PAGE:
Transactive Goal Dynamics Theory: A relational goals perspective on work teams and leadership

Gráinne M. Fitzsimons*, Esther Sackett, Eli J. Finkel

*Corresponding author for this work

Research output: Contribution to journalReview articlepeer-review

12 Scopus citations


Transactive Goal Dynamics (TGD) Theory is a multi-level, relational theory of goal pursuit that can be used to understand behavior within organizational teams. The theory describes the nature of goal-related interdependence (called transactive density) within dyads and groups, and predicts when transactive density will have positive versus negative consequences for goal-related outcomes. TGD Theory states that within many close dyads and teams, individuals’ goals, pursuits, and outcomes come to affect each other in a dense network of goal-related interdependence, with the individuals possessing and pursuing goals oriented toward themselves, other members of the system, and the system as a whole. This article discusses novel implications of the theory for the understanding of organizational teams and team leadership, and constraints on relational dynamics within organizational contexts.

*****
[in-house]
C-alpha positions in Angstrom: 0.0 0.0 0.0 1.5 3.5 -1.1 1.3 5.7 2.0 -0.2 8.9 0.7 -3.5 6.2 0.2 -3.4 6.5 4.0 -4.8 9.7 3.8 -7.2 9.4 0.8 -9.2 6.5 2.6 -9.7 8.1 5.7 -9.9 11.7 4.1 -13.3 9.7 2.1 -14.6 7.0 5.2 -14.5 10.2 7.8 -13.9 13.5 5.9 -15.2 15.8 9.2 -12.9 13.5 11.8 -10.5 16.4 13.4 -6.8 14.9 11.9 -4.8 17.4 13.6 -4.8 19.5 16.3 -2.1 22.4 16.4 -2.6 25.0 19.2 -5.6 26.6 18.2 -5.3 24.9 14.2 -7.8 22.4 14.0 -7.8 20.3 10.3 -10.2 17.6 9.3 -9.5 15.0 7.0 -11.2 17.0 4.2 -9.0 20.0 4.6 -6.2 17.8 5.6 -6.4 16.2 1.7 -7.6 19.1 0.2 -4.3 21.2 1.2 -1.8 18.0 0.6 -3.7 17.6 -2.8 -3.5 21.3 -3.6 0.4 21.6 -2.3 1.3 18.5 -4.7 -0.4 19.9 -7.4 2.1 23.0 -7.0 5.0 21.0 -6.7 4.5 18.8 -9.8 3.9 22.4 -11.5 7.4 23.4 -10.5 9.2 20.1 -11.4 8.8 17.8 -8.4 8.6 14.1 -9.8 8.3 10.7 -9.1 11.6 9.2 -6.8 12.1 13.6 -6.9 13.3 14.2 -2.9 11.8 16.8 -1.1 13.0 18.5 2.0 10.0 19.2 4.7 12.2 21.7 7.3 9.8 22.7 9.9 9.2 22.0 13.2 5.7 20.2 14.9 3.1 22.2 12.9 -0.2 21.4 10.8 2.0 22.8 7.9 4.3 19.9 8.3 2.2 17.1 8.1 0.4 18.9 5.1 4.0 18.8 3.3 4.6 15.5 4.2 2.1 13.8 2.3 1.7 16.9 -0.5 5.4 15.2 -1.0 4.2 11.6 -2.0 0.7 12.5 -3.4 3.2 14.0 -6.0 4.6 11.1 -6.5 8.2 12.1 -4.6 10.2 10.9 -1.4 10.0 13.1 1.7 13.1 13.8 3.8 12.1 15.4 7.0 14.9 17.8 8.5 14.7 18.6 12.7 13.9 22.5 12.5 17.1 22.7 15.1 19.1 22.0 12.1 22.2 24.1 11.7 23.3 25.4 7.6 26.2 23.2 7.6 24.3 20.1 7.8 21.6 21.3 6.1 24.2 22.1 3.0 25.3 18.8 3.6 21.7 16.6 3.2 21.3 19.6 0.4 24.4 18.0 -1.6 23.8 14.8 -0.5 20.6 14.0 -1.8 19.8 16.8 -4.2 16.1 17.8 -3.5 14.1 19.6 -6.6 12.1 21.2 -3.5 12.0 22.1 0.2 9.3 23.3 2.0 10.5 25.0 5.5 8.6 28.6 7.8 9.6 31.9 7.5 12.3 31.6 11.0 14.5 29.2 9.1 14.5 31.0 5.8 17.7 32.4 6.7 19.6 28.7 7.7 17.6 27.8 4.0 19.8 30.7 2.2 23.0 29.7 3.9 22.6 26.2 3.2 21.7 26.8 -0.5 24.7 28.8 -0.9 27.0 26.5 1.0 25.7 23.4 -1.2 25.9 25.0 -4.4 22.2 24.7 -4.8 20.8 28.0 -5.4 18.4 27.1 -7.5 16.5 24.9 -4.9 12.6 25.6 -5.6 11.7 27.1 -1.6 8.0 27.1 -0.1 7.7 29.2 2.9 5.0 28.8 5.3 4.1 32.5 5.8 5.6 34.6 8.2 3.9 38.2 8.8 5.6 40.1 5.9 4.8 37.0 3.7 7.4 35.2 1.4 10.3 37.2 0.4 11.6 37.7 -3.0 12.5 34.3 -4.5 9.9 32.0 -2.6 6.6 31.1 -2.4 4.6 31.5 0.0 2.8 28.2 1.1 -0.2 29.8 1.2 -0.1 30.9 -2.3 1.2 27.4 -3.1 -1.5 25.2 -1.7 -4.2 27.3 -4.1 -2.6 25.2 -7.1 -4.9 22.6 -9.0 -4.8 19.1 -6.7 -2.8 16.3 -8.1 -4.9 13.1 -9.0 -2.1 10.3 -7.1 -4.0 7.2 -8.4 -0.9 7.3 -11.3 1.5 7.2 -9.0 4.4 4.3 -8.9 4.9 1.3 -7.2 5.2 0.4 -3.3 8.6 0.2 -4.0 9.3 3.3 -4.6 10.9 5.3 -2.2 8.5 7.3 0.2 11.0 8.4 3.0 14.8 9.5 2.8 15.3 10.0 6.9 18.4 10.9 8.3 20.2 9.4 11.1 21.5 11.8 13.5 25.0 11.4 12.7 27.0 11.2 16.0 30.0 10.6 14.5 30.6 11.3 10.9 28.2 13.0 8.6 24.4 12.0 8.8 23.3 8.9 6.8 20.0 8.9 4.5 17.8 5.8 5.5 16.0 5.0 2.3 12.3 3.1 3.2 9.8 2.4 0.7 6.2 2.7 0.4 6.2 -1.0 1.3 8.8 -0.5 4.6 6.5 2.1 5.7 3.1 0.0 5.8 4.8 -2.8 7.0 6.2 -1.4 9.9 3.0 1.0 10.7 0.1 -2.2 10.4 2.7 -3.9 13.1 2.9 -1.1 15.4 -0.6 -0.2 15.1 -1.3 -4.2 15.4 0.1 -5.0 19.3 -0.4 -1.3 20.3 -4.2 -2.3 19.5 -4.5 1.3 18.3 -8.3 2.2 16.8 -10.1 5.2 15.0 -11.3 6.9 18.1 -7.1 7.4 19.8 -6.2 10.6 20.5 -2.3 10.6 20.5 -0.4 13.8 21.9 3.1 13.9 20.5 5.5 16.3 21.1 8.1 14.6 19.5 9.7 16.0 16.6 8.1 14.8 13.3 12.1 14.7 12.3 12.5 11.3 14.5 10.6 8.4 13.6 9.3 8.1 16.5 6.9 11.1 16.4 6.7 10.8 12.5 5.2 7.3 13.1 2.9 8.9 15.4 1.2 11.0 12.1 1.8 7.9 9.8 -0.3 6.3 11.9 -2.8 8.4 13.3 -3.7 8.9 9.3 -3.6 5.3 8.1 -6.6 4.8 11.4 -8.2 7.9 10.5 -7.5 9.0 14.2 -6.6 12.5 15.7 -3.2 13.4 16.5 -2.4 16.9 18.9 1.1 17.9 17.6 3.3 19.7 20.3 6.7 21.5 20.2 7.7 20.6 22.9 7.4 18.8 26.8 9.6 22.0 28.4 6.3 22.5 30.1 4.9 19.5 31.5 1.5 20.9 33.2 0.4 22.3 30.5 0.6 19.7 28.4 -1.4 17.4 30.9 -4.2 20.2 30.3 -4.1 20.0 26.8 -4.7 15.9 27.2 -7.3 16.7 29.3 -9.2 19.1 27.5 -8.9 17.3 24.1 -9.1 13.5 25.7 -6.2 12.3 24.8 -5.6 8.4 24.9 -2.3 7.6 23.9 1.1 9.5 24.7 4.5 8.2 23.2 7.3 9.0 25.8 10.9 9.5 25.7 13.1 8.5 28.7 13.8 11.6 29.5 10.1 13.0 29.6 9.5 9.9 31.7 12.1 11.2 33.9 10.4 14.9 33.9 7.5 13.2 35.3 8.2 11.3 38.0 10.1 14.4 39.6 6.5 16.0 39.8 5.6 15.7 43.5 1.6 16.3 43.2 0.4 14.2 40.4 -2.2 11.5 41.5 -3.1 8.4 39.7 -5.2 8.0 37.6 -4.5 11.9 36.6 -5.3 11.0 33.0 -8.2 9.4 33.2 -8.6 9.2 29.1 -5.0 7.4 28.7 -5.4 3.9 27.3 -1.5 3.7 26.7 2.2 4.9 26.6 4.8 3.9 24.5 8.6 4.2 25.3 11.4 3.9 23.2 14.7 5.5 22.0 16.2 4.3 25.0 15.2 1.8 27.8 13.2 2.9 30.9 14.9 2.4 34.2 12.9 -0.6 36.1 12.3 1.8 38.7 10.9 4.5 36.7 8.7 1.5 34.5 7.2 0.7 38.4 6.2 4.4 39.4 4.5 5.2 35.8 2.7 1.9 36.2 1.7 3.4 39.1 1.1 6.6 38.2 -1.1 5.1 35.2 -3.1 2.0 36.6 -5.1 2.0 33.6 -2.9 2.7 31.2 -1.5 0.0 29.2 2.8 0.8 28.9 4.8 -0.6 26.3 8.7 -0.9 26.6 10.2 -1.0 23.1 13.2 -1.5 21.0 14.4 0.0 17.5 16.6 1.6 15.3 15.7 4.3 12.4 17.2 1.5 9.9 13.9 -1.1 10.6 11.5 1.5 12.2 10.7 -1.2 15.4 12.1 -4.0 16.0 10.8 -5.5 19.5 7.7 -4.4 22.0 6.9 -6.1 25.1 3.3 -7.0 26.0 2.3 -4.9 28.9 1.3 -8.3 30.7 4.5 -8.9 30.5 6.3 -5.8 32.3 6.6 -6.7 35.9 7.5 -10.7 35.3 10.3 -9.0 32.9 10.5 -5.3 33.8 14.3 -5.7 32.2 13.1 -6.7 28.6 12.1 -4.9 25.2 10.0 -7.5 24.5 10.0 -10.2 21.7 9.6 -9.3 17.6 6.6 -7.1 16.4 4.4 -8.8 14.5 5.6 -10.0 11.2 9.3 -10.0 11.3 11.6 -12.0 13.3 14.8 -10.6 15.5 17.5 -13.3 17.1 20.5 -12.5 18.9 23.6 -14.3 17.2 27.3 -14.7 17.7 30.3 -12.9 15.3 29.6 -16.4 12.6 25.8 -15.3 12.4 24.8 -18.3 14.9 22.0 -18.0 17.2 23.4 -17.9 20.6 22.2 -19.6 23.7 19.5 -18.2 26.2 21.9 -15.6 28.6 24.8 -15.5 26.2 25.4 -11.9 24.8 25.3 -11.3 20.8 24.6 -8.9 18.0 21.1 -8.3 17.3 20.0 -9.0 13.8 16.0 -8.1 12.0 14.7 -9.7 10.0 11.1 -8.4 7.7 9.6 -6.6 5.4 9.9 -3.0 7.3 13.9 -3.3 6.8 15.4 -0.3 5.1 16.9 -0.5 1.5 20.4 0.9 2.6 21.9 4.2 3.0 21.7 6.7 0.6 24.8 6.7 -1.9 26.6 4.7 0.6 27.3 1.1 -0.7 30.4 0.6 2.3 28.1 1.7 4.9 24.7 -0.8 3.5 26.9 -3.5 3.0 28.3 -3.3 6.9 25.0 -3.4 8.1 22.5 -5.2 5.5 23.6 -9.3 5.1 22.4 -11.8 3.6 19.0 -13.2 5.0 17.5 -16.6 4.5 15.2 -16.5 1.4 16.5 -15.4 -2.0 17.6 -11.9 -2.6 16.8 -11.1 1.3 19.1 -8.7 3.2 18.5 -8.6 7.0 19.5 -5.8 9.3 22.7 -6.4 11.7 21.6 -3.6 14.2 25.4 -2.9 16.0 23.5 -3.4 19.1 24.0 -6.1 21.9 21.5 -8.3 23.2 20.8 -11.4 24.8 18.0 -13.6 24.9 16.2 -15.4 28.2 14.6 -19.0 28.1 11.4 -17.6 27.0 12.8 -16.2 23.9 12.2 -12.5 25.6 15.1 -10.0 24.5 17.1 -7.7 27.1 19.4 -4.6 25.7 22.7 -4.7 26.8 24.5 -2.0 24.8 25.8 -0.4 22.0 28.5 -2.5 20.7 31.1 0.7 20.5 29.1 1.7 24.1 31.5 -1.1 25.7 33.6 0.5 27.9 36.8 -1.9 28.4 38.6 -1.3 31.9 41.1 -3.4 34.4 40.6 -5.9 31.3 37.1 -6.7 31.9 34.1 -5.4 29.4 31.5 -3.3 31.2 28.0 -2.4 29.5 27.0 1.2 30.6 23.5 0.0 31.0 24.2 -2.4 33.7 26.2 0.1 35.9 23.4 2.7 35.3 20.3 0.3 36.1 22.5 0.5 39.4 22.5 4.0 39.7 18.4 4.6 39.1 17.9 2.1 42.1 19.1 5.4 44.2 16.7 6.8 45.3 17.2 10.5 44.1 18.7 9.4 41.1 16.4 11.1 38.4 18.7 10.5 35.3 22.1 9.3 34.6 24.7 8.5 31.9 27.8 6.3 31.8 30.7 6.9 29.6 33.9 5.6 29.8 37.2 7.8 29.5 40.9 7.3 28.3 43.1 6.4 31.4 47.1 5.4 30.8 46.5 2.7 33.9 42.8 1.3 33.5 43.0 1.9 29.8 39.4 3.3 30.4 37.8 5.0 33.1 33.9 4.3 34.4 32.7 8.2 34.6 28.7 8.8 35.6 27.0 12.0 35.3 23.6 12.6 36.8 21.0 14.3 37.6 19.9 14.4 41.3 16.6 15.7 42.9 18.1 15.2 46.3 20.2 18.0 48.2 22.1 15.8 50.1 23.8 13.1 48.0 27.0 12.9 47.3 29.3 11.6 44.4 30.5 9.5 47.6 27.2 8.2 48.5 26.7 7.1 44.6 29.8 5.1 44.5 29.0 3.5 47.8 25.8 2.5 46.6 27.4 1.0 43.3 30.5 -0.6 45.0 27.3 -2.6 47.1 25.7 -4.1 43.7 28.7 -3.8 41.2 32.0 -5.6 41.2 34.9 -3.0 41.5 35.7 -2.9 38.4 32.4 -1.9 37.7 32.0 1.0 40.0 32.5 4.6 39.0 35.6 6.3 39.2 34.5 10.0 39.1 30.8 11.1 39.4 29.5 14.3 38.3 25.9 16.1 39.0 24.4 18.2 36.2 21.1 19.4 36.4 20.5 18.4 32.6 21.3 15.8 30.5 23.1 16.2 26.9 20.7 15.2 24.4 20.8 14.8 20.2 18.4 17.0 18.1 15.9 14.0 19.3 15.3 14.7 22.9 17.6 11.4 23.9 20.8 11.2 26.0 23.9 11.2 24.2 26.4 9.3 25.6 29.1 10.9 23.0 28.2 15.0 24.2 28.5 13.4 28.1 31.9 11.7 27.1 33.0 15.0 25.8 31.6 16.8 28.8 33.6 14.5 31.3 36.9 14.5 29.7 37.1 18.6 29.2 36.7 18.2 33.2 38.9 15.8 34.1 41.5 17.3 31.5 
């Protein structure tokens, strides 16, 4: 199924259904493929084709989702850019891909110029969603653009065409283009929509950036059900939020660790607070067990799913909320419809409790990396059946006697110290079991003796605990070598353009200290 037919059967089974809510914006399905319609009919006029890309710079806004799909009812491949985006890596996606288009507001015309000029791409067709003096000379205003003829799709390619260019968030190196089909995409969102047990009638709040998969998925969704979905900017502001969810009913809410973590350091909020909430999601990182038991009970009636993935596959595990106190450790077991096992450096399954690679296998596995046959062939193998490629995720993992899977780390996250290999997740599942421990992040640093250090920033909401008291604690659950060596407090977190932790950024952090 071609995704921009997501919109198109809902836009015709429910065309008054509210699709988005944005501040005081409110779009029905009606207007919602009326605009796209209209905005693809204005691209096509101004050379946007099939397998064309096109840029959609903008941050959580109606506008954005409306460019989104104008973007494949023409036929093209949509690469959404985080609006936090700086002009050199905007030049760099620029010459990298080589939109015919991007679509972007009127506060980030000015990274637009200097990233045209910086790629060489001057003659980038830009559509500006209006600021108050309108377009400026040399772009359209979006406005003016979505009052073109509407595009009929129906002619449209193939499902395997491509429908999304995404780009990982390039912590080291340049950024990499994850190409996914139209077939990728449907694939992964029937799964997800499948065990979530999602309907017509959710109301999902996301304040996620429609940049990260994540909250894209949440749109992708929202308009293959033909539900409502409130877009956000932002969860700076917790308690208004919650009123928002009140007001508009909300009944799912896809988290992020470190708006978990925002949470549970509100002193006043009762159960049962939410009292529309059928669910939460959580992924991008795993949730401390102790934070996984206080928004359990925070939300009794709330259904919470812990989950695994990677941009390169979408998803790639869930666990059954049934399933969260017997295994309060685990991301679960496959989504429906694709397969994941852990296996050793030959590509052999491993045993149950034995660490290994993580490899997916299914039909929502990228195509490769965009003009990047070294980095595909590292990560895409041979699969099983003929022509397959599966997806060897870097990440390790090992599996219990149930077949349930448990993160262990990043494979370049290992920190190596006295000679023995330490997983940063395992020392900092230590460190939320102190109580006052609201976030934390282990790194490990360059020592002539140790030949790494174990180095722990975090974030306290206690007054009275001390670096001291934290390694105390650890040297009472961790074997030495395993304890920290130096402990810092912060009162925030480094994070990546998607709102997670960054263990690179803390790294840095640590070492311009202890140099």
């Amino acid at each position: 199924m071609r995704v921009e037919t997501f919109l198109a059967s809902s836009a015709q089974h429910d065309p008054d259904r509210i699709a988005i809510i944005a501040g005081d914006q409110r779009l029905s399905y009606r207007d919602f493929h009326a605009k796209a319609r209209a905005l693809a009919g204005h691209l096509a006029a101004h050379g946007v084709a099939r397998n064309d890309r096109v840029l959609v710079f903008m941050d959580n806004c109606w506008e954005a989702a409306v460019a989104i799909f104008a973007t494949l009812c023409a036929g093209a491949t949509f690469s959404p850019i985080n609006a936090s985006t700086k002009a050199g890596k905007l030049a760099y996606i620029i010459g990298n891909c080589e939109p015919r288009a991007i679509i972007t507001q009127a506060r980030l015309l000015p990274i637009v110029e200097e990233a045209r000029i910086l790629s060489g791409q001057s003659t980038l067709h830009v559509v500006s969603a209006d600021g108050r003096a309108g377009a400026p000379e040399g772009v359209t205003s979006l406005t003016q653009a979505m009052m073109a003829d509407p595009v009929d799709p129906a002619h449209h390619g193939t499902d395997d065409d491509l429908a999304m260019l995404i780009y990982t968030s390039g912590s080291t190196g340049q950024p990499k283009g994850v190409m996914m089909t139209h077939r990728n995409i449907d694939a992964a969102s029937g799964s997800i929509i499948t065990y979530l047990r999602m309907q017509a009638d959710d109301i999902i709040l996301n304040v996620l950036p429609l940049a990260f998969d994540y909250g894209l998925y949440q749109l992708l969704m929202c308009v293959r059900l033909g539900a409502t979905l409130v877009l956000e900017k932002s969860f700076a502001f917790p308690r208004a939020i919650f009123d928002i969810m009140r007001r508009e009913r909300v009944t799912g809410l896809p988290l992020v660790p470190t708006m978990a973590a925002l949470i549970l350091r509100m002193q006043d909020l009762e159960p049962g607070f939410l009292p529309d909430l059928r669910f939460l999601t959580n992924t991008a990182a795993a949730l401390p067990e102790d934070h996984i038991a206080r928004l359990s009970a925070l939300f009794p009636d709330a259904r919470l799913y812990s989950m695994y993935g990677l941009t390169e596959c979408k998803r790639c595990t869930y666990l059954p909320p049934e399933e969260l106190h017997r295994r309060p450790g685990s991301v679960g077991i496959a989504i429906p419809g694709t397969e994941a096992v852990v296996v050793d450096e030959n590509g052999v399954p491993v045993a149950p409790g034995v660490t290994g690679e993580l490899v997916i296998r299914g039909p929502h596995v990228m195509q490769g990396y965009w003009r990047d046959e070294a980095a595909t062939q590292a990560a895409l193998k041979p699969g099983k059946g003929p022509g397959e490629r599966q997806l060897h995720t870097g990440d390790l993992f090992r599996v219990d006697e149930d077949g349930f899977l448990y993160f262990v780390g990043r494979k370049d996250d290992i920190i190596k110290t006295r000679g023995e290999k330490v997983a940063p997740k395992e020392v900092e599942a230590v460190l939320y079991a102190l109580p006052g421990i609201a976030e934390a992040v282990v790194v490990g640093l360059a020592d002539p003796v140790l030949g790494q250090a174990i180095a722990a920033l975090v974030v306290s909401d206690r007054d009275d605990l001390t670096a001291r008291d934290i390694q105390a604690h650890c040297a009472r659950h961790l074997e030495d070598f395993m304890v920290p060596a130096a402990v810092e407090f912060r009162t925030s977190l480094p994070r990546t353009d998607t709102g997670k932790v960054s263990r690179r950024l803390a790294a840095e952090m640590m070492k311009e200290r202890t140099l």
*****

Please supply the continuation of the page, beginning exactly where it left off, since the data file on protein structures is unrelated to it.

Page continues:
Original languageEnglish (US)
Pages (from-to)135-155
Number of pages21
JournalResearch in Organizational Behavior
StatePublished - 2016


  • Dyads
  • Goals
  • Multi-level
  • Teams

ASJC Scopus subject areas

  • Social Psychology
  • Experimental and Cognitive Psychology
  • Organizational Behavior and Human Resource Management


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